Editors, authors, publishers - Who\'s who?

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Adapted from a presentation on 15 March to a very interested audience in Basingstoke - loads of questions!

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Editors, authors, publishers - Who\'s who?

  1. 1. Editors, peer reviewers, authors, publishers: Who’s who? Chris Graf Wiley-Blackwell chris.graf@wiley.com +44 1865 476 393
  2. 2. • Editors • Peer reviewers • Editorial boards • Authors (loads on authors) • Publishers
  3. 3. Editors Objective Subjective    
  4. 4. Good enough?
  5. 5. Editors • Serve a journal‟s interests – Which depend on… • Most encourage enquiries • Editor‟s word is (nearly) always final
  6. 6. Peer reviewers Analysis (expand in comments to editor as required) 4 1 Rating (higher score=better) 3 2 (high) (low) 1. Relevance to practising clinician  2. Originality  3. Validity (hypothesis, study design, methods,  statistics) 4. Conclusion (reasonable? supported by results?)  5. Tables/figures (appropriate? informative?)  6. Writing clear and accurate (title, abstract, text)  7. Please enter your total score here 22
  7. 7. Editorial board • Advice • Direction • Network • Sometimes peer review • Sometimes authors • Sometimes…
  8. 8. Authors (1999) • 2,500/11,500 responded • What authors want – Motivations when authors publish – Considerations when choosing a journal Swan A. „What Authors Want‟: the ALPSP research study on the motivations and concerns of contributors to learned journals. Learned Publishing. 1999;12(3):170-172
  9. 9. Authors (1999): Motivations 50% 45% 40% 35% 30% 25% 20% 15% 10% 5% 0% Tell peers Career Personal Funding Financial prestige reward Authors' first choice Authors' second choice Swan A. „What Authors Want‟: the ALPSP research study on the motivations and concerns of contributors to learned journals. Learned Publishing. 1999;12(3):170-172
  10. 10. Authors (1999): Choices 100% 90% 80% 70% 60% 50% 40% 30% 20% 10% 0% Swan A. „What Authors Want‟: the ALPSP research study on the motivations and concerns of contributors to learned journals. Learned Publishing. 1999;12(3):170-172
  11. 11. Authors (2003): Online • 1,250 authors • Views on electronic publishing – Print more important than online – Speed through online not a priority – Peer-review process is the most valued – Followed by provision of citation-linking Swan A, Brown S. Authors and electronic publishing: what authors want from the new technology. Learned Publishing (2003)16,28–33
  12. 12. Authors (2004): Online • 3,787/107,500 responded • Views on electronic publishing – “many aspects of author behaviour are highly conservative” Ian Rowlands, Dave Nicholas and Paul Huntington. Scholarly communication in the digital environment: what do authors want? Learned Publishing (2004)17, 261–273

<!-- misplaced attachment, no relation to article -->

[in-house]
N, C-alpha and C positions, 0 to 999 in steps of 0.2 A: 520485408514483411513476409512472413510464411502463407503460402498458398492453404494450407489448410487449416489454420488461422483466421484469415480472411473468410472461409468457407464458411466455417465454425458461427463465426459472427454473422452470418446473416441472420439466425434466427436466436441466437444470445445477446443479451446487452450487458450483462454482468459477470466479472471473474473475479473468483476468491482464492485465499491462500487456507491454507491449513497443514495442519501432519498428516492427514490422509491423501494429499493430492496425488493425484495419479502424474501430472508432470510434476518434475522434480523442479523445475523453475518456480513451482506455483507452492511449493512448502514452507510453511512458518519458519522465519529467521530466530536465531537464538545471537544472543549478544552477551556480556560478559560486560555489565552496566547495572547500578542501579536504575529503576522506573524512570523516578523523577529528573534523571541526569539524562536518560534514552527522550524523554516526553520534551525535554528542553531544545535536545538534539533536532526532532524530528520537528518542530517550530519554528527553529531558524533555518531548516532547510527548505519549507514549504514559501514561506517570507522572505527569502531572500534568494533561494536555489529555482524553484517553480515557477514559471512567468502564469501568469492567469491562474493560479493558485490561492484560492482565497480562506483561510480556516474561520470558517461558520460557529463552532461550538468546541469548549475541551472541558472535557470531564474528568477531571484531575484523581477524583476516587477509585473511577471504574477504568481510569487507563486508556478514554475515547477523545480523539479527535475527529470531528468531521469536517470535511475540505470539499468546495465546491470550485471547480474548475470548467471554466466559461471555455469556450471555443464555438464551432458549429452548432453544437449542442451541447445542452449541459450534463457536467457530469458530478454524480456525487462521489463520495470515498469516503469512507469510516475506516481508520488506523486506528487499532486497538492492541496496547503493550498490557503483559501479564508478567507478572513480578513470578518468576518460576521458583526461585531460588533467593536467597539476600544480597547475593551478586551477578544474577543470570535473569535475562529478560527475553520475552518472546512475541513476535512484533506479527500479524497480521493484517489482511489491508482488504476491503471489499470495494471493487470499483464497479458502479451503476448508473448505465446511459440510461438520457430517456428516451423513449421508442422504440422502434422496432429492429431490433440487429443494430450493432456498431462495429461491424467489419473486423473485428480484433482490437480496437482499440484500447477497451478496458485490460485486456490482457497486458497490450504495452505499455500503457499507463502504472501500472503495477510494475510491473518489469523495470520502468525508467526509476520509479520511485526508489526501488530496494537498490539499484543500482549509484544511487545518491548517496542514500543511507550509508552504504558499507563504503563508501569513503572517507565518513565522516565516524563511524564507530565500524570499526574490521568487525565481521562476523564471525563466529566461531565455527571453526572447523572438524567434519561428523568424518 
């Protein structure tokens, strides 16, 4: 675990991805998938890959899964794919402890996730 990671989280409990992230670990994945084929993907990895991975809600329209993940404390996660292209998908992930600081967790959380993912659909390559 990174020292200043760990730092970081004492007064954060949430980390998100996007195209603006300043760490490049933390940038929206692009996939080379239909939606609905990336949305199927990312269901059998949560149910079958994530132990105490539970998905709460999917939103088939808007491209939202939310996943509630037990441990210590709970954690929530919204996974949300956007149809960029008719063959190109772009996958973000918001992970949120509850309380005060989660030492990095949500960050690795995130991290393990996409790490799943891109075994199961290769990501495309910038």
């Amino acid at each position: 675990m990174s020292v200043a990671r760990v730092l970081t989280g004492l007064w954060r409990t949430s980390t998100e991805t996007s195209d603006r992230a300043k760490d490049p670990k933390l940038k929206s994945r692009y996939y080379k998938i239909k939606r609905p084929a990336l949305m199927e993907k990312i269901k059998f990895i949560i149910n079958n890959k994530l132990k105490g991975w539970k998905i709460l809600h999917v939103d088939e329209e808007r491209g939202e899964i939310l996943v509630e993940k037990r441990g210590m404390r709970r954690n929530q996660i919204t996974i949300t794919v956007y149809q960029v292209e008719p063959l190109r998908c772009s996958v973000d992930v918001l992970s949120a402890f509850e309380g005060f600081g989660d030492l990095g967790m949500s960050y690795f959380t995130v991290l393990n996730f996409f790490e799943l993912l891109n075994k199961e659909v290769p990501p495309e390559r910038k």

13. 13. Authors (2005): Mismatch • “a big gap between the scholars‟ views on journal publishing… • … and journal publishers‟ views… … partly ascribed to a misunderstanding of the publishing process” Nicholas, D., Jamali, M., Hamid, R., Huntington, P. and Rowlands, I. In their very own words: Authors and scholarly journal publishing. Learned Publishing (2005)18:212–220.
  14. 14. Authors (2006) • 5,513 authors on issues relating to the scholarly communication system Ian Rowlands and Dave Nicholas. The changing scholarly communication landscape: an international survey of senior researchers Learned Publishing (2006), 19, 31–55
  15. 15. Authors (2006) Ian Rowlands and Dave Nicholas. The changing scholarly communication landscape: an international survey of senior researchers Learned Publishing (2006), 19, 31–55
  16. 16. Authors (2006) Ian Rowlands and Dave Nicholas. The changing scholarly communication landscape: an international survey of senior researchers Learned Publishing (2006), 19, 31–55
  17. 17. Authors (2008): Quality • 13 authors, focus groups • Perceptions of journal quality • Three most important attributes – Reputation – Time to publication – Readership John J. Regazzi, Selenay Aytac. Author perceptions of journal quality. Learned Publishing, (2008)21:225–235
  18. 18. Authors (2008): Quality John J. Regazzi, Selenay Aytac. Author perceptions of journal quality. Learned Publishing, (2008)21:225–235
  19. 19. Authors (2010): No change? • 160 interviewees, 45 institutions • Needs and practices – “[scholarly communication habits], which rely heavily on various forms of peer review, may override the perceived „opportunities‟ afforded by new technologies, including those falling into the Web 2.0 category” Harley Diane et al. (2010). Assessing the Future Landscape of Scholarly Communication: An Exploration of Faculty Values and Needs in Seven Disciplines. UC Berkeley: Center for Studies in Higher Education. http://escholarship.org/uc/cshe_fsc
  20. 20. Publishers • Run an editorial business • May publish under contract, may publish an “owned” journal • Line of independence between publisher and editor
  21. 21. Publishers • Care about – Brand, reputation – Their journal editors, Impact Factor, authors, readers and readership, ethics – What they publish, their products – Money
  22. 22. Publishers • Spot gaps – Some research is still hard to publish – Archives of Drug Information – Allows pharma to “publish the results of studies and make freely accessible to the public the results of research studies that would otherwise remain unavailable on-file”
  23. 23. Publishers • Make things happen – New author services, e.g. EXPEDITED – Slides, audio, video, Twitter, YouTube – Datasets? – Enhanced Articles
  24. 24. 1957
  25. 25. 2004
  26. 26. 2010
  27. 27. www.justgiving.co.uk/cyclemadagascar

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